And then as well again, we looked at susceptibility, especially with our EV program. We looked at susceptibility to climate change, as well as greenhouse gas emissions. We know that within a lot of our disadvantaged or underserved communities, there are what we call transportation highways that are cutting right through our communities that are negatively impacting our communities from a GHG standpoint and we want to look at those communities and partner with our agencies and organizations to ensure that, from a fleet transit perspective, we are enabling electric vehicles and electric transit fleet, as well as giving our customers ways to charge, such as ride shares and other opportunities.

Will Ellis: 
So, there's a number of different ways that we're looking at creating equitable solutions, but I think it also starts with hearing from the customers, setting up focus groups, and not just again, presenting solutions, but partnering with those communities to really understand the barriers that exist and how can we then drive those solutions that they're going to own and take advantage of.

Matt Chester: 
Well, I want to jump in there because as I hear you talk about the different communities, different language barriers, economic barriers, people with just different experiences with their energy companies, do you find all these different sort of sub communities that you have to serve, do they different technologies or outreach tools to reach them suitably? Are there some that are more likely to respond if they get direct mail, versus texts, versus emails, versus somebody showing up at their door?

Will Ellis: 
Absolutely and I think that is the tough part of really driving to equitable solution. When we think about the term equity and what it means, it's not just saying that we're providing a way for all customers to participate. And I think that is historically what a lot of companies have done, meaning yes, all customers can participate, but that's not equity, that's equality. Equity to me, at least to me, is really understanding the uniqueness of our diversity of customers and then being deliberate of trying to understand and solve for those barriers. And yes, it's going to take a multiple hybrid of solutions. So, it's going to be direct mail, it's going to be partnering with community based organizations, it's going to be focus groups, right?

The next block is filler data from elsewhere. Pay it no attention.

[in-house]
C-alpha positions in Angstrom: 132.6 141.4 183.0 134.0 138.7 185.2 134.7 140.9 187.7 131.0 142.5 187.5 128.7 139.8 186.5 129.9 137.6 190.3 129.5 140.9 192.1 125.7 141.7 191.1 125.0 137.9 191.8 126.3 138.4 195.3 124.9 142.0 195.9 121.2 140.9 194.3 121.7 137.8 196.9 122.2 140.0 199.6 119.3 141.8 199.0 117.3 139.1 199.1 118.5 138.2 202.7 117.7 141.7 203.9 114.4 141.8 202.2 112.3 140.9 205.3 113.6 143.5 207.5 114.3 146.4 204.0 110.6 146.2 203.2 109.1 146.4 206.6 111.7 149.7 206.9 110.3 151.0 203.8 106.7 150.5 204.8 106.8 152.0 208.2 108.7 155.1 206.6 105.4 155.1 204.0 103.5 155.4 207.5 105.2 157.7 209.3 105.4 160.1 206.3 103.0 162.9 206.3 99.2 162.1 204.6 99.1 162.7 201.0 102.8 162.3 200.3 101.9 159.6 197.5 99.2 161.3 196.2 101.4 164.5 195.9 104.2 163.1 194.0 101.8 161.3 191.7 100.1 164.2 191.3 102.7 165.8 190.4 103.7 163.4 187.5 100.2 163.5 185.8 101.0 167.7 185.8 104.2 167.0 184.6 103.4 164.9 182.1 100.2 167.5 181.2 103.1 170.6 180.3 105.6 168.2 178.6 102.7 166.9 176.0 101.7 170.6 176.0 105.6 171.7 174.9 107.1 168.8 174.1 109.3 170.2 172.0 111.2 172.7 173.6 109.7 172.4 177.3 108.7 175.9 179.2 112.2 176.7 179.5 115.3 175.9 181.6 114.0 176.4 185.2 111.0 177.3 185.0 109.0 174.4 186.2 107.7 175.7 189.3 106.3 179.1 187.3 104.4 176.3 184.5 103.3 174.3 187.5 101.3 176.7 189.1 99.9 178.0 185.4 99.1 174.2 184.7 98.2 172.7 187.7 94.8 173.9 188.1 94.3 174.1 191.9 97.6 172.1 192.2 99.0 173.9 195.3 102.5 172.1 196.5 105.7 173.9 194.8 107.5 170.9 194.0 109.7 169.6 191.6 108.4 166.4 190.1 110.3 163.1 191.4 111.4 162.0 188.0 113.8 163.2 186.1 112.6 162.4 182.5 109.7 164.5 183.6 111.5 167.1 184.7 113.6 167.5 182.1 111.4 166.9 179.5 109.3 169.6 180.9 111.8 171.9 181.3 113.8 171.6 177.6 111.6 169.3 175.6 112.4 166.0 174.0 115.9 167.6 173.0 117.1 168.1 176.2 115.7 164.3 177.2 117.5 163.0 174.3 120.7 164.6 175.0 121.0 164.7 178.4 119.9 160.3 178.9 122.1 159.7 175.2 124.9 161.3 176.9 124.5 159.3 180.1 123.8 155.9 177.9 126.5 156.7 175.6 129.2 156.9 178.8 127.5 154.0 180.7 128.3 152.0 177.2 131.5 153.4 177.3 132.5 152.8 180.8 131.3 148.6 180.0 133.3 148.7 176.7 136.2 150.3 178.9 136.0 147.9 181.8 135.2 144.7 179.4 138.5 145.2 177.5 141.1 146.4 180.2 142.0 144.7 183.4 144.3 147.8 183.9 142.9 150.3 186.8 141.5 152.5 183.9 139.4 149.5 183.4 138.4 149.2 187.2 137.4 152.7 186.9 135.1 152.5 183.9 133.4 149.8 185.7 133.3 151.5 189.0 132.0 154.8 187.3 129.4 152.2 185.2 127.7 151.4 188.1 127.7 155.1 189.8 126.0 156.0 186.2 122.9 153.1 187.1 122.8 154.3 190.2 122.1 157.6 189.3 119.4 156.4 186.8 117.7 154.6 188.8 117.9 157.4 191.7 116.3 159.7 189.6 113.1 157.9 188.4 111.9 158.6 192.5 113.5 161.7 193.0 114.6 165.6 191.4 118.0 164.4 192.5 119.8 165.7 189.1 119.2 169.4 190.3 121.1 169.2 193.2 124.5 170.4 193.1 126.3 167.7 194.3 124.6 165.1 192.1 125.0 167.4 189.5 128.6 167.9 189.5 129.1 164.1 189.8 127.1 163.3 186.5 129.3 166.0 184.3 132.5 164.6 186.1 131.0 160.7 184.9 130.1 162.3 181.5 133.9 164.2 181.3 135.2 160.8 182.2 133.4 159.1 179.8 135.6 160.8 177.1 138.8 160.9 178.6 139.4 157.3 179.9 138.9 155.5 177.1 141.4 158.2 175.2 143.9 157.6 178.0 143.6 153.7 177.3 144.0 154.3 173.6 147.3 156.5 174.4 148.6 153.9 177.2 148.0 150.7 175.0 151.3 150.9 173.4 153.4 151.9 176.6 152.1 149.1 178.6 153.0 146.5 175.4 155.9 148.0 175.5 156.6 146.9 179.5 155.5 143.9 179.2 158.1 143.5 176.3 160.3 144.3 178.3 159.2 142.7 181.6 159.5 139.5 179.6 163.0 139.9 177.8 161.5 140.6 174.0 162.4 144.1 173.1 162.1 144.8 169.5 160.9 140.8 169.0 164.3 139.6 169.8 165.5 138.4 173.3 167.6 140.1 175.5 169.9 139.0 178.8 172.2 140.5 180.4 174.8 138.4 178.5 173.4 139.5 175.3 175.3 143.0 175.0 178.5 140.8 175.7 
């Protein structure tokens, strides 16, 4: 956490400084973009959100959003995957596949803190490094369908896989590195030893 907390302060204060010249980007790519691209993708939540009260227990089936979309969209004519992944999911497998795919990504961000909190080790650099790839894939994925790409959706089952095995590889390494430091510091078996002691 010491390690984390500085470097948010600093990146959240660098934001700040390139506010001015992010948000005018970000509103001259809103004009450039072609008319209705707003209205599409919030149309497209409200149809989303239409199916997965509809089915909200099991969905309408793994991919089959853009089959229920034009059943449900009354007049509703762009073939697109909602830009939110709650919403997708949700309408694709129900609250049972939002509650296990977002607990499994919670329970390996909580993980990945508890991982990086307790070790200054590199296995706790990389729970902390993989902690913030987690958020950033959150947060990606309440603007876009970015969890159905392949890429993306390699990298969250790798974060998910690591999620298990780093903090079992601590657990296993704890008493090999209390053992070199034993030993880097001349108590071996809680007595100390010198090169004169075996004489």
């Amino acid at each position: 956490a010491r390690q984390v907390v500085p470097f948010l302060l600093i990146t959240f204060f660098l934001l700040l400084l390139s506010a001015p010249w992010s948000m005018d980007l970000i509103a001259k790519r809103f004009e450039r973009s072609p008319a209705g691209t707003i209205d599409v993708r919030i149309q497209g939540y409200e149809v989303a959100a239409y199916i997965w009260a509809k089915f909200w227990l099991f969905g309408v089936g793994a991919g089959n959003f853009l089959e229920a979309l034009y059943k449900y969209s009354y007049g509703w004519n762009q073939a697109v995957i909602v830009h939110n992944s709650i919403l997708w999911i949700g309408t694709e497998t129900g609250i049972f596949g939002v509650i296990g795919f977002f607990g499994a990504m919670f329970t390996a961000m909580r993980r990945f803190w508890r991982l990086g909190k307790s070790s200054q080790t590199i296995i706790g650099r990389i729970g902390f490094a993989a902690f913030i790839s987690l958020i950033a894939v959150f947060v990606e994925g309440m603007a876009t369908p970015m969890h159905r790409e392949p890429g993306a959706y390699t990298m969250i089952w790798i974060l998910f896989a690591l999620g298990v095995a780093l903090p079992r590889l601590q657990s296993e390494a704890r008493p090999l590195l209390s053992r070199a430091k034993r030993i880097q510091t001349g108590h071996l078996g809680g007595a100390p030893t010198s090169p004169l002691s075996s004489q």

Will Ellis: 
Some customers, maybe our millennial customers, some prefer text messaging. And so that, the uniqueness of creating all of these different solutions for different groups, is tough and it's costly, but at the end of the day, that way you ensure that all of our customers are participating in an equitable manner and no one is left behind in this transition that we've seen happen so many times in the past.

Jason Price: 
Another form of equity, Will, is employment, right? Job creation, new training, class of workforce, new skill sets, so supporting local schools. Can you talk a little bit about Pepco's role in supporting the job and business community?

Will Ellis: 
Yeah, absolutely. You know, we feel that creating careers in this new clean energy economy is one of the greatest things that we can do for the communities that we serve. And we believe that getting our communities ready for these jobs, whether it's in the solar energy, whether it's building auditors in an energy efficiency space, or whether it's installing infrastructure in the EV space for all the EV charging stations that are going to come within the next decade. So, all of those provides an opportunity that our communities cannot only be a part of the change, but economically they can also benefit from this change. And so that's been one of our core missions is to ensure that through this change, we're creating jobs.

Will Ellis: 
One of the things I am proud of within the district, we have what we call a DC infrastructure academy where we are getting residents of the District of Columbia ready for these clean energy future jobs, as well as for our infrastructure jobs that we know that are coming as well.

Will Ellis: 
What we don't talk about a lot is the need to adapt the grid. Our grid was initially built over 100 years ago to be one way, starting from a central plant where energy is created down to that last customer. But we know now that's not how energy flows. Through all of the distributed energy resources, solar, battery storage, and even EV, there's going to be this two-way flow of electricity on the grid and we need to now modernize our grid to be able to enable this clean energy transition. And there's going to be a ton of jobs in that space as well. And so, really excited to be partnering with our community partners to really prepare for the jobs of the future that is to come.